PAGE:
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Joseph Junewick, MD FACR
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Isolated Uterine Tube Torsion

Case Detail

Anatomy: Genitourinary
Joseph Junewick, MD FACR
Diagnostic Category: Vascular
Created: over 10 years ago
Updated: over 9 years ago
Tags: PEDS
Modality/Study Types: US MR
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12 year old female with right lower quadrant pain for 1 month.

Case Images


Isolated Uterine Tube Torsion

Clinical Notes

Normal ovaries on US and MR.

Pathology – Hemorrhagic necrosis of the uterine tube.


US – Serpiginous tubular fluid collection in the right adnexal region.

MR – Tubular structure represents the fallopian tube (note the fimbria on the sagittal T2 image).


Isolated fallopian tube torsion is a very rare cause of lower quadrant pain that primarily affects adolescents and ovulating women. Risk factors for isolated fallopian tube torsion include pelvic inflammatory disease, hydrosalpinx, tubal ligation, tubal neoplasm, adhesions, adnexal venous congestion, adjacent ovarian or paraovarian masses, uterine masses, gravid uterus, and trauma. Patients present with a sudden onset of lower quadrant pain that can be constant and dull or paroxysmal and sharp, radiating to the thigh or groin. Presenting signs and symptoms also include nausea and vomiting, peritoneal signs, and a discrete adnexal mass.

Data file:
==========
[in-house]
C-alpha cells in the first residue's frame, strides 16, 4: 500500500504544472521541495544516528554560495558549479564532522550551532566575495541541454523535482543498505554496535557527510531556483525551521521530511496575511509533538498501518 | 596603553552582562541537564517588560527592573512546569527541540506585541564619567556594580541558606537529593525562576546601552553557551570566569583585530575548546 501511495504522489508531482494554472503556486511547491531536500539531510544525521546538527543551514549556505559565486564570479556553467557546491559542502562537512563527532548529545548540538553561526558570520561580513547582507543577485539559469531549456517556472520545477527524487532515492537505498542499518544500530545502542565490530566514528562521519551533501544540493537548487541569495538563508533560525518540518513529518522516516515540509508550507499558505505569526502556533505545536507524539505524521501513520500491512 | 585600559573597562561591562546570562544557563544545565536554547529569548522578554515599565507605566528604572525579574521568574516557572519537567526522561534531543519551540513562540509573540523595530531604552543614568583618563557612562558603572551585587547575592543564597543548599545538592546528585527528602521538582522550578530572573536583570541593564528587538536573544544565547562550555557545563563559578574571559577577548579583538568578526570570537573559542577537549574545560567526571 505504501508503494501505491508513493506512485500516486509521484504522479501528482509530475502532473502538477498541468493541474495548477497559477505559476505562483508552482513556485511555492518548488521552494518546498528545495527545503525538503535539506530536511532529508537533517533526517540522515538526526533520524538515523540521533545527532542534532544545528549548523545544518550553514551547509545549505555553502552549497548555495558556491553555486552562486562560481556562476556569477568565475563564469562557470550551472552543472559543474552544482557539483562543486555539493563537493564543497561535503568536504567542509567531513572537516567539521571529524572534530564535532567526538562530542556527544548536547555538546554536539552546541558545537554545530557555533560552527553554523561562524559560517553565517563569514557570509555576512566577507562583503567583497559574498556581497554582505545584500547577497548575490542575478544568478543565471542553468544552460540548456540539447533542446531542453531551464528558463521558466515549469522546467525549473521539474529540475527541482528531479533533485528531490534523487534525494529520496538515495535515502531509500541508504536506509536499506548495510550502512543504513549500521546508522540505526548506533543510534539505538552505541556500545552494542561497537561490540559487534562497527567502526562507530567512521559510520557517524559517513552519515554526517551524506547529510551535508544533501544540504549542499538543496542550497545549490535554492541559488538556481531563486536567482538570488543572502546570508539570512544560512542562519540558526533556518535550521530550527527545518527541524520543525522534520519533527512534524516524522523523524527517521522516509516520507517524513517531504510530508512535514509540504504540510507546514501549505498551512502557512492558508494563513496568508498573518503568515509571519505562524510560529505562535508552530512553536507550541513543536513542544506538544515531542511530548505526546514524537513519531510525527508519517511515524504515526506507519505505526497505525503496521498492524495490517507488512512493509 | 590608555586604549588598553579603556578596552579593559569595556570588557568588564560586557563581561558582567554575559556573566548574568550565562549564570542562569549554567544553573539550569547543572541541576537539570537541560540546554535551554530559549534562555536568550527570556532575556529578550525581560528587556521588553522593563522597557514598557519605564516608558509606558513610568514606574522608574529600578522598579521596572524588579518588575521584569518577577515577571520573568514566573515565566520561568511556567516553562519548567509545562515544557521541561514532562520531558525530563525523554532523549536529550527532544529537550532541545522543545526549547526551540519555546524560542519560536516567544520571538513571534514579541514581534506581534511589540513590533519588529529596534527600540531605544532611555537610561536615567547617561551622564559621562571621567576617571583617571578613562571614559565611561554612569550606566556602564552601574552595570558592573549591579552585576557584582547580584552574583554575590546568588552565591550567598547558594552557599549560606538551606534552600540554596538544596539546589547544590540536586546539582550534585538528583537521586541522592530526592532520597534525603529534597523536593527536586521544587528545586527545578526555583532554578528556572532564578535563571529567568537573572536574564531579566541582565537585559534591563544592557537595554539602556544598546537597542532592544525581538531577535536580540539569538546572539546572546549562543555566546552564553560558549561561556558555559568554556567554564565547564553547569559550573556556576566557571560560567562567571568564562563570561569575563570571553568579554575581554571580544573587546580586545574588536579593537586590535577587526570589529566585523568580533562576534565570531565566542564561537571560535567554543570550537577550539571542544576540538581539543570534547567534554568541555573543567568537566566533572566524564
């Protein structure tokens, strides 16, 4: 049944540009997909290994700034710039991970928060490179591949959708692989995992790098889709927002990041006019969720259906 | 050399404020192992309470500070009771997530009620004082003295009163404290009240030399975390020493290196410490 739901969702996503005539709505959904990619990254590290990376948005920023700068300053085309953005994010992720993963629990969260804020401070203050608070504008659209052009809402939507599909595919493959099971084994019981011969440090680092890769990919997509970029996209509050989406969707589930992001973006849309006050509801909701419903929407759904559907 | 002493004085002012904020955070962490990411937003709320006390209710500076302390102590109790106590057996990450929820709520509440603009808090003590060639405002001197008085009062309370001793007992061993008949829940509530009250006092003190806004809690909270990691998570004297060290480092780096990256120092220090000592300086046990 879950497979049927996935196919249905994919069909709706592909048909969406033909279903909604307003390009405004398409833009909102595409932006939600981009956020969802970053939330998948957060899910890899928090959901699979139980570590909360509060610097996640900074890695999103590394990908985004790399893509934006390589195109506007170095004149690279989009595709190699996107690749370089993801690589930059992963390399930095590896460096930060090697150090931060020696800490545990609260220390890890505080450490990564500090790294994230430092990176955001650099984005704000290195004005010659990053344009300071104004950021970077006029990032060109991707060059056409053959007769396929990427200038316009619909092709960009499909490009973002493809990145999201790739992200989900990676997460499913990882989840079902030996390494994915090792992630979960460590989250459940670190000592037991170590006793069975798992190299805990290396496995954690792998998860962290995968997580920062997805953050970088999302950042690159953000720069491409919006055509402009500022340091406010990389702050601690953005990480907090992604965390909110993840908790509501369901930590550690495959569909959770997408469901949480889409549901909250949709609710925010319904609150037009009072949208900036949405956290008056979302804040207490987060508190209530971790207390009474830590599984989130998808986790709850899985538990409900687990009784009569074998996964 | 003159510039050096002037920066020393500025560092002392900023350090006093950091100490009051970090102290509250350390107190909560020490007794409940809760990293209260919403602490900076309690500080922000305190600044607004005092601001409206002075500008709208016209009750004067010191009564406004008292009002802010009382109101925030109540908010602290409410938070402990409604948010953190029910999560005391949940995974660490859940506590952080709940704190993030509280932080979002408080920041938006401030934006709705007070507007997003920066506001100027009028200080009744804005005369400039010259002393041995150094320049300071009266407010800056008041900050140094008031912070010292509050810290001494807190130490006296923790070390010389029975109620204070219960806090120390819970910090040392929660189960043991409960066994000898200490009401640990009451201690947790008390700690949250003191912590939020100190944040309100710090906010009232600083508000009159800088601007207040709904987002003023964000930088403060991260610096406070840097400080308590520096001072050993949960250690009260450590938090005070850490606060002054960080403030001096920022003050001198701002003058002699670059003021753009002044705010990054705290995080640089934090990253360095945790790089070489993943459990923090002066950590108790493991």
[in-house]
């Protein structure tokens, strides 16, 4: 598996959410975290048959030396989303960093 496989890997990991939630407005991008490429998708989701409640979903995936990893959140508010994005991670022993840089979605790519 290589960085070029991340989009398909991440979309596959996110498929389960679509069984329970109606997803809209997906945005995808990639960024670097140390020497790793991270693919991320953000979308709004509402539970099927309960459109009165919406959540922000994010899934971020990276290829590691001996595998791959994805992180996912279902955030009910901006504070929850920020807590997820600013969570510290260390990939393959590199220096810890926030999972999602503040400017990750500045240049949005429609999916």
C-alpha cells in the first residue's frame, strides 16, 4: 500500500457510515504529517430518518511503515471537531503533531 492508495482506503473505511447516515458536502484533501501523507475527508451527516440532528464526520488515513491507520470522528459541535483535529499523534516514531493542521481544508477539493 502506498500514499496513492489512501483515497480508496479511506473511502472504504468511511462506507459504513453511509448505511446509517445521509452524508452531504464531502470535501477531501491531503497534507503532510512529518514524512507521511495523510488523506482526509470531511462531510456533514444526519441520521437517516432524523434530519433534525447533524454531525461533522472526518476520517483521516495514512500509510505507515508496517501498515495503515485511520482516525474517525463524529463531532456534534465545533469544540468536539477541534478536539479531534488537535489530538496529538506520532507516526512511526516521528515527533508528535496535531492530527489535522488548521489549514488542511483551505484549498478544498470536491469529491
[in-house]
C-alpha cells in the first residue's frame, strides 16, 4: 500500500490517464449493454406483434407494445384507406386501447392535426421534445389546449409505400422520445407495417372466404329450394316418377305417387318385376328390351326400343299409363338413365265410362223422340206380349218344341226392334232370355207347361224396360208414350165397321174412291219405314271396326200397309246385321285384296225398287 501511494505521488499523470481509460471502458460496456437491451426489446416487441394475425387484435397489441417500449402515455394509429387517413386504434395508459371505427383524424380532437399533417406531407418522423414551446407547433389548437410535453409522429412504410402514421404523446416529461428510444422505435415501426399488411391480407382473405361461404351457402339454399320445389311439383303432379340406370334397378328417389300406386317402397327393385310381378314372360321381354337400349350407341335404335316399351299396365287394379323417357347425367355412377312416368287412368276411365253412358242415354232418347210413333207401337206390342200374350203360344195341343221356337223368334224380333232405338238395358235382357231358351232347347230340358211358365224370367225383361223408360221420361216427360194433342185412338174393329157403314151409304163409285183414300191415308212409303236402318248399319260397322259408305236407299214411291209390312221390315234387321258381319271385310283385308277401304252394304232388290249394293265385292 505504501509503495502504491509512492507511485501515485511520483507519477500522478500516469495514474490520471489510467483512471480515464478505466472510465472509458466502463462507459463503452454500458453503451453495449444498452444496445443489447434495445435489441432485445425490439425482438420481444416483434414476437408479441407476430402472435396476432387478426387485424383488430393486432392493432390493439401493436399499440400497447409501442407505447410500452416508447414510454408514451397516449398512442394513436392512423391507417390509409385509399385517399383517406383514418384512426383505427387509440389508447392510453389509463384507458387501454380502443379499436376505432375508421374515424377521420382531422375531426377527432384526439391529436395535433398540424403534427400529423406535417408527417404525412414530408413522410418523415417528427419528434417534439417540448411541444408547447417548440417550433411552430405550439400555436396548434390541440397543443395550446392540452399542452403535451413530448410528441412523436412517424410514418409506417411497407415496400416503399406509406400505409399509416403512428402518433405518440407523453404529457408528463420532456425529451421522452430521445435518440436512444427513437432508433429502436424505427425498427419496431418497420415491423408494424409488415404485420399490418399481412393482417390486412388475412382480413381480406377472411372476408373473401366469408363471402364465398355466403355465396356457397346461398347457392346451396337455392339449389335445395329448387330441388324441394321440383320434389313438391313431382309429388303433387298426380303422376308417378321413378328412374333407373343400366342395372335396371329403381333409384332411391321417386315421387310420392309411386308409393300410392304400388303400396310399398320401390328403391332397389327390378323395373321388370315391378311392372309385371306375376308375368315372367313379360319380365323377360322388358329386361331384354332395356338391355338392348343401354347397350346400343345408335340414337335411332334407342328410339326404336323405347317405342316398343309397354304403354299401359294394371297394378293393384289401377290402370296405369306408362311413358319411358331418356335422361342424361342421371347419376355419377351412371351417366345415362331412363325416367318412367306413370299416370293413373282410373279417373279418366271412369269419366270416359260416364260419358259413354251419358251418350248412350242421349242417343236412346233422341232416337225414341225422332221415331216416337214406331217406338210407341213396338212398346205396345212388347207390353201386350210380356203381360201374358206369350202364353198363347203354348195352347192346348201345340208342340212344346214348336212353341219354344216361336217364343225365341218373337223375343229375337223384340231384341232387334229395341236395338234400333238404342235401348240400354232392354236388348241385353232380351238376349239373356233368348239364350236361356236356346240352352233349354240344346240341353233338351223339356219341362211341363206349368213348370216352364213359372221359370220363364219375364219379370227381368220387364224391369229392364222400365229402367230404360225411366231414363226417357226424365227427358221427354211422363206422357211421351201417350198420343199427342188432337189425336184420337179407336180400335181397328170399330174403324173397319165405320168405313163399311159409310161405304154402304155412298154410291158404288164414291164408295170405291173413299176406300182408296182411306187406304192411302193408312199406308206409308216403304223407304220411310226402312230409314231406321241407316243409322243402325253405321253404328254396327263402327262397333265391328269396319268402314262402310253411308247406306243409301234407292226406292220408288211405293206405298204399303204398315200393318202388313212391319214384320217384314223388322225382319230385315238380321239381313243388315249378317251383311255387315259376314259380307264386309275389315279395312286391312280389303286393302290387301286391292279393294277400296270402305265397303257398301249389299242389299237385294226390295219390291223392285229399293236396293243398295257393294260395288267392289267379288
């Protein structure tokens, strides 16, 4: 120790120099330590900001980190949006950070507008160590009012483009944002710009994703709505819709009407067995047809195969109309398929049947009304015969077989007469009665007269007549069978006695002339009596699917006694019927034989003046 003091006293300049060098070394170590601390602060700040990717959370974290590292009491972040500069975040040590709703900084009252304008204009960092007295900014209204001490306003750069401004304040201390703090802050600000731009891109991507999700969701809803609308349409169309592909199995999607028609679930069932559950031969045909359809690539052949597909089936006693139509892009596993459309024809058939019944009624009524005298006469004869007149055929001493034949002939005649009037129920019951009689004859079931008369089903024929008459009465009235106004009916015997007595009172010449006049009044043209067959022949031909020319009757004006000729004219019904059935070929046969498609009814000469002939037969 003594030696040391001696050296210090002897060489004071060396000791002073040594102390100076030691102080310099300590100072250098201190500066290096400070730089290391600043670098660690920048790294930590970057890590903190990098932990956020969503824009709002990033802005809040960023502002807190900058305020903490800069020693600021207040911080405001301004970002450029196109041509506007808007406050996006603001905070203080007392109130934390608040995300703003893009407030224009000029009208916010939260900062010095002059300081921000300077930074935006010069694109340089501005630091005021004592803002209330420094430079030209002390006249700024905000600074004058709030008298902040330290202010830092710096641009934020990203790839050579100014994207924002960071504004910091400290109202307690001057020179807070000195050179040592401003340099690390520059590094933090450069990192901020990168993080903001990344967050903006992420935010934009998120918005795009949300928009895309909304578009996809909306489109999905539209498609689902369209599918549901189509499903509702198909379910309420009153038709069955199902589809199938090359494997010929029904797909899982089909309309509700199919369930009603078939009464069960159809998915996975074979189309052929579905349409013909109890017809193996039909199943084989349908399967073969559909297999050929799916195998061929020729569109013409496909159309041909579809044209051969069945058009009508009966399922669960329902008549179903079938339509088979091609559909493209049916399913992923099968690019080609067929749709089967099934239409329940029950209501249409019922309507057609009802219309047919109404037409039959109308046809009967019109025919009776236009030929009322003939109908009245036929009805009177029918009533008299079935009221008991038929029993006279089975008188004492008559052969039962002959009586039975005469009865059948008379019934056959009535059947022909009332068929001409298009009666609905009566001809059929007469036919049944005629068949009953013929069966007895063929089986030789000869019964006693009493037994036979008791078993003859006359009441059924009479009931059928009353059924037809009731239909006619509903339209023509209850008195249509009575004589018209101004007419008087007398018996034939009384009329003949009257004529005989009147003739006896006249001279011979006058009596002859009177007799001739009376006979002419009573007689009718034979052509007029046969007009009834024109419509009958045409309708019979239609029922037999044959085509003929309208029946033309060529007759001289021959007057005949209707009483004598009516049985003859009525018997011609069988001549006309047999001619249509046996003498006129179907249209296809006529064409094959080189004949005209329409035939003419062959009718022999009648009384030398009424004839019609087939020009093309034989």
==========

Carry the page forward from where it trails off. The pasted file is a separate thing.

A proposed mechanism of injury suggests obstruction of adnexal veins and lymphatics, leading to pelvic congestion and edema, enlargement of the fimbrial end of the tube, and subsequent partial to complete torsion. Vascular supply to the fallopian tubes and ovaries comes from both ovarian and uterine vessels, resulting in the possibility of isolated tubal torsion without vascular compromise of the ovary. Tubal torsion more commonly affects the right side, possibly because of partial immobilization of the left tube by its proximity to the sigmoid mesentery and because right lower quadrant pain is more often surgically explored secondary to the concern for appendicitis.

Although ovarian torsion with associated tubal torsion is far more common than isolated tubal torsion, the imaging diagnosis of an isolated tubal torsion is far more difficult because of the lack of specific findings. It is important to recognize the possibility of this diagnosis in the setting of hydrosalpinx with a sonographically normal ovary in a patient with acute pain


Gross M, Blumstein SL, Chow LC. Isolated Fallopian Tube Torsion: A Rare Twist on a Common Theme. AJR (2005); 185:1590-1592.


Linda Woolpert RT RDMS

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